Saturday, June 20, 2015

i'm a pastor

My job involves a lot of things.

  • Working out and balancing short and long-term budgets for a non-profit organization, entirely dependent on charitable giving ... 
  • Community liaison to businesses, government and people living here, not to mention connecting with other pastors, leaders, churches, faith groups, non-profit organizations in the city ...
  • Building manager ...
  • Volunteer recruiter / organizer / empower-er ...
  • Boss ... mentor ... vision caster ... detail-handler ... long-term strategist ... Board chair ...
  • Counsellor ... crisis-helper ... wisdom-giver ... Scripture student and teacher ...
  • Networker ... people-connector ... 
  • One who shares and contributes to important life moments with people ...
  • Musician ... public speaker ... small group leader ... pray-er
  • And the list goes on.

I also set mousetraps and sit through photocopier sales pitches.

And I am responsible to maintain my own spiritual, emotional and physical health too, in every way. To remember that I am first and foremost, one of God's kids; and my value and identity lie in that alone.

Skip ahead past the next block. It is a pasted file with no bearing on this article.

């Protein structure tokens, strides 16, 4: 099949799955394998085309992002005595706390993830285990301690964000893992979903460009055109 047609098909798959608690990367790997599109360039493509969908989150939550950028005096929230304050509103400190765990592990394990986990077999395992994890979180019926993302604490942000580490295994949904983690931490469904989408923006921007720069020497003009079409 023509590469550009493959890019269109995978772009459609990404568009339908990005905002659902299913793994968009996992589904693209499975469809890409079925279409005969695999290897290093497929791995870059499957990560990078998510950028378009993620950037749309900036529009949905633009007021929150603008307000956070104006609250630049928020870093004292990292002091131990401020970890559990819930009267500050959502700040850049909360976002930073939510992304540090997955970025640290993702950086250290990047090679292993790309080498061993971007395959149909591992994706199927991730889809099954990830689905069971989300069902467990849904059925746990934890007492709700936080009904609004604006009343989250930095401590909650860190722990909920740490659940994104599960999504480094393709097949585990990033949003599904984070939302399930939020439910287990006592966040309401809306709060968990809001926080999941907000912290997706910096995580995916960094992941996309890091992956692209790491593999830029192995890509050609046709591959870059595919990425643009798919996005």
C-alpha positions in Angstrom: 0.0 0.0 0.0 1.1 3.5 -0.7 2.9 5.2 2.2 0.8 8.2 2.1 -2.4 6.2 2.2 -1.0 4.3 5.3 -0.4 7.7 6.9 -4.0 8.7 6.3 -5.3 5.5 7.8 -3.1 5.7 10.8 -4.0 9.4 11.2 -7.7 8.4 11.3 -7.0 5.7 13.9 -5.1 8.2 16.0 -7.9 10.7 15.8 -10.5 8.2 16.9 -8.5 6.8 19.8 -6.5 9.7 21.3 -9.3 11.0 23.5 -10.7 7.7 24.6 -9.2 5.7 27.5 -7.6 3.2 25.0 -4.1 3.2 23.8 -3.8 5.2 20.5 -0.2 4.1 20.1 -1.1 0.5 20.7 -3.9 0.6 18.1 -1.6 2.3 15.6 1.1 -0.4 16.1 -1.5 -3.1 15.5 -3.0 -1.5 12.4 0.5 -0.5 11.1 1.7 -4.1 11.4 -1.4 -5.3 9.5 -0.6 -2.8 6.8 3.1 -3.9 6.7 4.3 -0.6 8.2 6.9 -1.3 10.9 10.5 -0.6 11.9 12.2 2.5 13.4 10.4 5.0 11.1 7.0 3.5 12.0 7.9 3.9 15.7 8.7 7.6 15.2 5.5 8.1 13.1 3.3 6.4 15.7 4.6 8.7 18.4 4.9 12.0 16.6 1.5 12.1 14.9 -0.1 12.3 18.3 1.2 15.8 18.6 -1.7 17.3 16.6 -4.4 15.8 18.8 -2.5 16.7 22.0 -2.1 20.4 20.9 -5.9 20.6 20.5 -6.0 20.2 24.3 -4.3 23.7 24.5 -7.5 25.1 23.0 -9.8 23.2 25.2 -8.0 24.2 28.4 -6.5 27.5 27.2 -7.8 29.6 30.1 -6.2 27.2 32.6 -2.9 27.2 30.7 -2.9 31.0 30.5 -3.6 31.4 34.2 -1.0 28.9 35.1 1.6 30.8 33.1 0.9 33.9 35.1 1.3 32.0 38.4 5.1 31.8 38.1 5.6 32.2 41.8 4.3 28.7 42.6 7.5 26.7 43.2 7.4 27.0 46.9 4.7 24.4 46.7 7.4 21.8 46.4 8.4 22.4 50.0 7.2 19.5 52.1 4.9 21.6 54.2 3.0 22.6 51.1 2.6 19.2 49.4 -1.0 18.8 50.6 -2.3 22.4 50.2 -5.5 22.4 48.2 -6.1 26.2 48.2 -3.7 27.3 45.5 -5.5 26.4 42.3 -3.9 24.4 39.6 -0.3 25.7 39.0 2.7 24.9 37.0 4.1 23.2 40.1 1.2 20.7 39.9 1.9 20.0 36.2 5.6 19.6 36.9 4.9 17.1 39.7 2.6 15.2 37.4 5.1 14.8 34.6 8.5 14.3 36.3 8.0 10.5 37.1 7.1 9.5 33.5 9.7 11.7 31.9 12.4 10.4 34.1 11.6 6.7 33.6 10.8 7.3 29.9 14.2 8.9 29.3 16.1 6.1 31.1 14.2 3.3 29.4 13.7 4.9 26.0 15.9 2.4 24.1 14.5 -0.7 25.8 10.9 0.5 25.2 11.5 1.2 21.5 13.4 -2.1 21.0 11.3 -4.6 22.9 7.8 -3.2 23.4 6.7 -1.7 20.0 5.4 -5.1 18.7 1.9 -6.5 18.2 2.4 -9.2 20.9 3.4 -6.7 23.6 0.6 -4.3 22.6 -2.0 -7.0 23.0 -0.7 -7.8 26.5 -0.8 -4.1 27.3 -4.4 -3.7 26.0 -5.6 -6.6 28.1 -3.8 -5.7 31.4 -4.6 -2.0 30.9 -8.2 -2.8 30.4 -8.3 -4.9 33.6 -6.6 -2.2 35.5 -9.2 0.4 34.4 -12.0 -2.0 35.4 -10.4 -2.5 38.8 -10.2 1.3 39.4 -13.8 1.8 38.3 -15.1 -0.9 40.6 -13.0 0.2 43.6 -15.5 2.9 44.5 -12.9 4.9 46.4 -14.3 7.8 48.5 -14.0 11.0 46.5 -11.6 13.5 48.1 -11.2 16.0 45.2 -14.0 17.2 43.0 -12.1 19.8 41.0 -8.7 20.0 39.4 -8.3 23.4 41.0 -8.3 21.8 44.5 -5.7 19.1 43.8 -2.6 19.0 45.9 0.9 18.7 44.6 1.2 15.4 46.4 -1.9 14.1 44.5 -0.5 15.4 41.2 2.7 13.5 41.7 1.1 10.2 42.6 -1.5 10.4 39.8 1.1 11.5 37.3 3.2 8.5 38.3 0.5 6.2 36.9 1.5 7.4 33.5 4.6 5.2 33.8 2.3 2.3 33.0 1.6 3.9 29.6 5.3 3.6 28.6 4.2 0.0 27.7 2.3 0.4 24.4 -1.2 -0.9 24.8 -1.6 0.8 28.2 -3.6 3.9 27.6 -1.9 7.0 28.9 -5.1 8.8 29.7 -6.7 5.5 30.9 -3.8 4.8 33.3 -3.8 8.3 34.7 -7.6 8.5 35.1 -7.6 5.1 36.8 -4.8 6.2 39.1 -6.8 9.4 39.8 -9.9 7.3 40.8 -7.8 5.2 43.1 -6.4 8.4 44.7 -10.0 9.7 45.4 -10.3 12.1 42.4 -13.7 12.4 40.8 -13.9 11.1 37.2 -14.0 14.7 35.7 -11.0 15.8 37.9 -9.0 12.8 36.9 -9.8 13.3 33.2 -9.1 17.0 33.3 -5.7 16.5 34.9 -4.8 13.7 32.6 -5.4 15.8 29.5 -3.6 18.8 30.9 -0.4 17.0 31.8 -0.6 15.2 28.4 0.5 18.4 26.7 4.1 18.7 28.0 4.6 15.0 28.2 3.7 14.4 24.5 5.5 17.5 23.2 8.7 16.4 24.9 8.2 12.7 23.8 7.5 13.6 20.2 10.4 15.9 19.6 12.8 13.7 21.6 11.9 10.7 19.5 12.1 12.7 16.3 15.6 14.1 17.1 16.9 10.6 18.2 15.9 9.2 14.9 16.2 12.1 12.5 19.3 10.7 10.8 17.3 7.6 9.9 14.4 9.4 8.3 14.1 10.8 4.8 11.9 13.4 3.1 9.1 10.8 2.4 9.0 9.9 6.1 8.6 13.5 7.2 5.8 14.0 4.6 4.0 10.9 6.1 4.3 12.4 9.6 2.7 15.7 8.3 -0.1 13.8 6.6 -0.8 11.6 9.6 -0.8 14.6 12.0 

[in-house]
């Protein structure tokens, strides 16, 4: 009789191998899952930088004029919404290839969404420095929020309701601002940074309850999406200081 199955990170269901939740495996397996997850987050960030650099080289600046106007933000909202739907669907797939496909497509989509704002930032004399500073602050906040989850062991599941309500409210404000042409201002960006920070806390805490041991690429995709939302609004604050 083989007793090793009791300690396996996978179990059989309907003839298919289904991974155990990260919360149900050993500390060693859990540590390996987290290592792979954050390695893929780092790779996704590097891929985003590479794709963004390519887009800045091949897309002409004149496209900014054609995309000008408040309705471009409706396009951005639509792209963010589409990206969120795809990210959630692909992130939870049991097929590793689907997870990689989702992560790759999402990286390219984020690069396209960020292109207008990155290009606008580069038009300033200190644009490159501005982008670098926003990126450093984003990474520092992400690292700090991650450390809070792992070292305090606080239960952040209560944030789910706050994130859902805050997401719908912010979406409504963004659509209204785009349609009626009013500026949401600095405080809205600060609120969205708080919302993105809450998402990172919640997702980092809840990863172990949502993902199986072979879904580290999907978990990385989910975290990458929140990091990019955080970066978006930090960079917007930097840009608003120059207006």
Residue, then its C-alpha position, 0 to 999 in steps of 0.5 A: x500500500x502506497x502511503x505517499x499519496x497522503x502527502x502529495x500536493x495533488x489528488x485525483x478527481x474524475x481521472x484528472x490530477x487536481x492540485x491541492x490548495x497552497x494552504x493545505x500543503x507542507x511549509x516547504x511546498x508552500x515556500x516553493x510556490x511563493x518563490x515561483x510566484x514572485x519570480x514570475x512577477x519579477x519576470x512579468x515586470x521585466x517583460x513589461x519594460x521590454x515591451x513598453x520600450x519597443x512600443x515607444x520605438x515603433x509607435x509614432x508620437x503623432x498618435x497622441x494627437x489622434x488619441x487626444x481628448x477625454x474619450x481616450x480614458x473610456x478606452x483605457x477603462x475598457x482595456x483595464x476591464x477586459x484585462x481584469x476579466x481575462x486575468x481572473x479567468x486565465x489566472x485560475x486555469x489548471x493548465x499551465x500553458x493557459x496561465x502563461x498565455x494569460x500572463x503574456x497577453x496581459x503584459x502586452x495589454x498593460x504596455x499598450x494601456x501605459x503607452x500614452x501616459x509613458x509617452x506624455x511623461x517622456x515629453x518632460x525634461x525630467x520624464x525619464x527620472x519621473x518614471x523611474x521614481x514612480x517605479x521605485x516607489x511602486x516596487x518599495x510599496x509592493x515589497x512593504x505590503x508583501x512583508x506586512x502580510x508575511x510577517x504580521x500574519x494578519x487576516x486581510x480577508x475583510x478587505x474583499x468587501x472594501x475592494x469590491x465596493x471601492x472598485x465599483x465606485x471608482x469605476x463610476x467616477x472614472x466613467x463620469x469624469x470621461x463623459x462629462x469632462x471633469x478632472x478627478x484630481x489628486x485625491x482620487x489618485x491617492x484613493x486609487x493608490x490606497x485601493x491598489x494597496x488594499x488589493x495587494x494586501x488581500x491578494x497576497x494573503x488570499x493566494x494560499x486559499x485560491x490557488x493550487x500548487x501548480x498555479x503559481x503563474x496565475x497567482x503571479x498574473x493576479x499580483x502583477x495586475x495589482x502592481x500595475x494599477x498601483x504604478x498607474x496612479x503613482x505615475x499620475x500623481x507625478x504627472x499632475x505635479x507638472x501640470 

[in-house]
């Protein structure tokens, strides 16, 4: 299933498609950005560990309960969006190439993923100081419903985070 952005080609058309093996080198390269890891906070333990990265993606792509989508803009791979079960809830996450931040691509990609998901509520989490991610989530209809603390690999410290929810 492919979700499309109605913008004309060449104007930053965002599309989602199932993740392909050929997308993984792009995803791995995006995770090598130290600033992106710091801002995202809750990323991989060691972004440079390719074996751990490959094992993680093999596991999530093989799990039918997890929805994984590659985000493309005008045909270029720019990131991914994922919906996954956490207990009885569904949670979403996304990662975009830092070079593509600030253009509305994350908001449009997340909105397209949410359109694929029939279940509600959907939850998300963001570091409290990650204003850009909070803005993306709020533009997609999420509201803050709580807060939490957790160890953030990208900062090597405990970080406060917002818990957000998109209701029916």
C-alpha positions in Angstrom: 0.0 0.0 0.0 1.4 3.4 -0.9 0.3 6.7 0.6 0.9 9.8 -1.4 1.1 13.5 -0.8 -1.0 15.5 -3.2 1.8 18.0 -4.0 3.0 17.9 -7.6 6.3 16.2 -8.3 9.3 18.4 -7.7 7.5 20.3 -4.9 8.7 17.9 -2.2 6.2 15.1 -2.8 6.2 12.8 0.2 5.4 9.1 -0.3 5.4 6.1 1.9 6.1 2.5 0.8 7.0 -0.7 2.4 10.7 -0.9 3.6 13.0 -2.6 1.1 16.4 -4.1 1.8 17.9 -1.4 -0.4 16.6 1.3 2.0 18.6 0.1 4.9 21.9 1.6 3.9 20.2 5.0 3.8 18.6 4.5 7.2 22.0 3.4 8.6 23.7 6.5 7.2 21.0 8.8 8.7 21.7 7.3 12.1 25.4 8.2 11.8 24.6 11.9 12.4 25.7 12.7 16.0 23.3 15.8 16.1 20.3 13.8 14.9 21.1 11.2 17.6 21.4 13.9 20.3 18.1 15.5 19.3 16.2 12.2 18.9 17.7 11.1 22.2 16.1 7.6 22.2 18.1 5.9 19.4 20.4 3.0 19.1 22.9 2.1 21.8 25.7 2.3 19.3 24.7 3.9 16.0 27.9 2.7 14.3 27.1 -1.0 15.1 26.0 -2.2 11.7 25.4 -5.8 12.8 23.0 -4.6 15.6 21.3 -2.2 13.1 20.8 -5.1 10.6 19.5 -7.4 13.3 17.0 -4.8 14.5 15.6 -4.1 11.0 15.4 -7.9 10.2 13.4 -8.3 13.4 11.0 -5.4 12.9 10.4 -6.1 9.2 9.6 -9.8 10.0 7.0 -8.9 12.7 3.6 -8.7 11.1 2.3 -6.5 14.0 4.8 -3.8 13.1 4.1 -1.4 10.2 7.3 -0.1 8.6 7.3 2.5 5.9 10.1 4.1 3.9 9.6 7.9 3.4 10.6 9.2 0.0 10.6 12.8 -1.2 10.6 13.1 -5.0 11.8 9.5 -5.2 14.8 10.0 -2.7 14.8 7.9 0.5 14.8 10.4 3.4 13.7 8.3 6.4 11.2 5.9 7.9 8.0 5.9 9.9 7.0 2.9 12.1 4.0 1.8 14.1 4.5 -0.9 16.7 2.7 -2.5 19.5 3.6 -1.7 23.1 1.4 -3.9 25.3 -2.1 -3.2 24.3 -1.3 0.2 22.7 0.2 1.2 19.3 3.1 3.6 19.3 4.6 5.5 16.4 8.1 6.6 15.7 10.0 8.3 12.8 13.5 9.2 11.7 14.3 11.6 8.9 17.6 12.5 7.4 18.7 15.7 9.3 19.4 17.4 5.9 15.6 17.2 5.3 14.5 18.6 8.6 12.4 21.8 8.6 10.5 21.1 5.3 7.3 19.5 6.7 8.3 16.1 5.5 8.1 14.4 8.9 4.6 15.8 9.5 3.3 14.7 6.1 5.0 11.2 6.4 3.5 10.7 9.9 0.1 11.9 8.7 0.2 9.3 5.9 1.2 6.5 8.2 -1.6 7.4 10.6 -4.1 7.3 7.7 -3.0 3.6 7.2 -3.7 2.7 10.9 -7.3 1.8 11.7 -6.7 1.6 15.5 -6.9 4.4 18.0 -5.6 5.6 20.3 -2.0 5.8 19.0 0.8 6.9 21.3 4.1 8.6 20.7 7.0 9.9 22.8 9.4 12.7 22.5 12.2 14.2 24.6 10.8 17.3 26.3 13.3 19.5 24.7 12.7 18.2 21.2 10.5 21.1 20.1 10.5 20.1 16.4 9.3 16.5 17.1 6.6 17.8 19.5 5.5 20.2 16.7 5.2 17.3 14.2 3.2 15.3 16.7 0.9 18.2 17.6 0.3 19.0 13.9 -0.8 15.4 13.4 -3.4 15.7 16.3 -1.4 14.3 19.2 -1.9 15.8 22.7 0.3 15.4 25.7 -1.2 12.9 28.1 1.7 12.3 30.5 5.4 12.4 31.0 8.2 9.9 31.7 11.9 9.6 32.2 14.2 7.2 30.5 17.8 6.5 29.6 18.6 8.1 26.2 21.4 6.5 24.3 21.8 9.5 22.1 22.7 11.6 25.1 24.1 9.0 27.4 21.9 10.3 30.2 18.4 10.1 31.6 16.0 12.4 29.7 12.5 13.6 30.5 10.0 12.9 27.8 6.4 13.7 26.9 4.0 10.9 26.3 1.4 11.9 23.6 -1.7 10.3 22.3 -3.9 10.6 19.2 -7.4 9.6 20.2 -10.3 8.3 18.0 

One of the most important things for pastors to learn is that we can't fix everything, and we can't help everyone. For some of us, it takes a long time to become ... comfortable with this? maybe that's the wrong way to say it ... um ... It takes a long time to be ok with the fact that we're not God. That we don't have all the answers. That we don't possess endless personal resources of time and energy.

But lately ... in just a few places ... I've been able to help, I think. Where it was most needed. At the right time.

And I'm really proud to be the pastor of a church that is small, with limited resources ... but we have some things we do well. And those things meet specific needs. And because of that ... we had something to offer that was genuinely helpful.

Tomorrow is another Sunday.


Thursday, June 18, 2015

one of my "things"

Hey, you know how one of my "things" is Outrage-Free Friday?

Also coffee. And Ukraine. Those are also "things" of mine.

But the whole "outrage-free" thing is, for me, a response to ... um ... how do I say this ... I feel like a lot of outrage is in response to valid concerns, but it's ... uh ... knee-jerk, short-lived and ineffective at creating long-term change.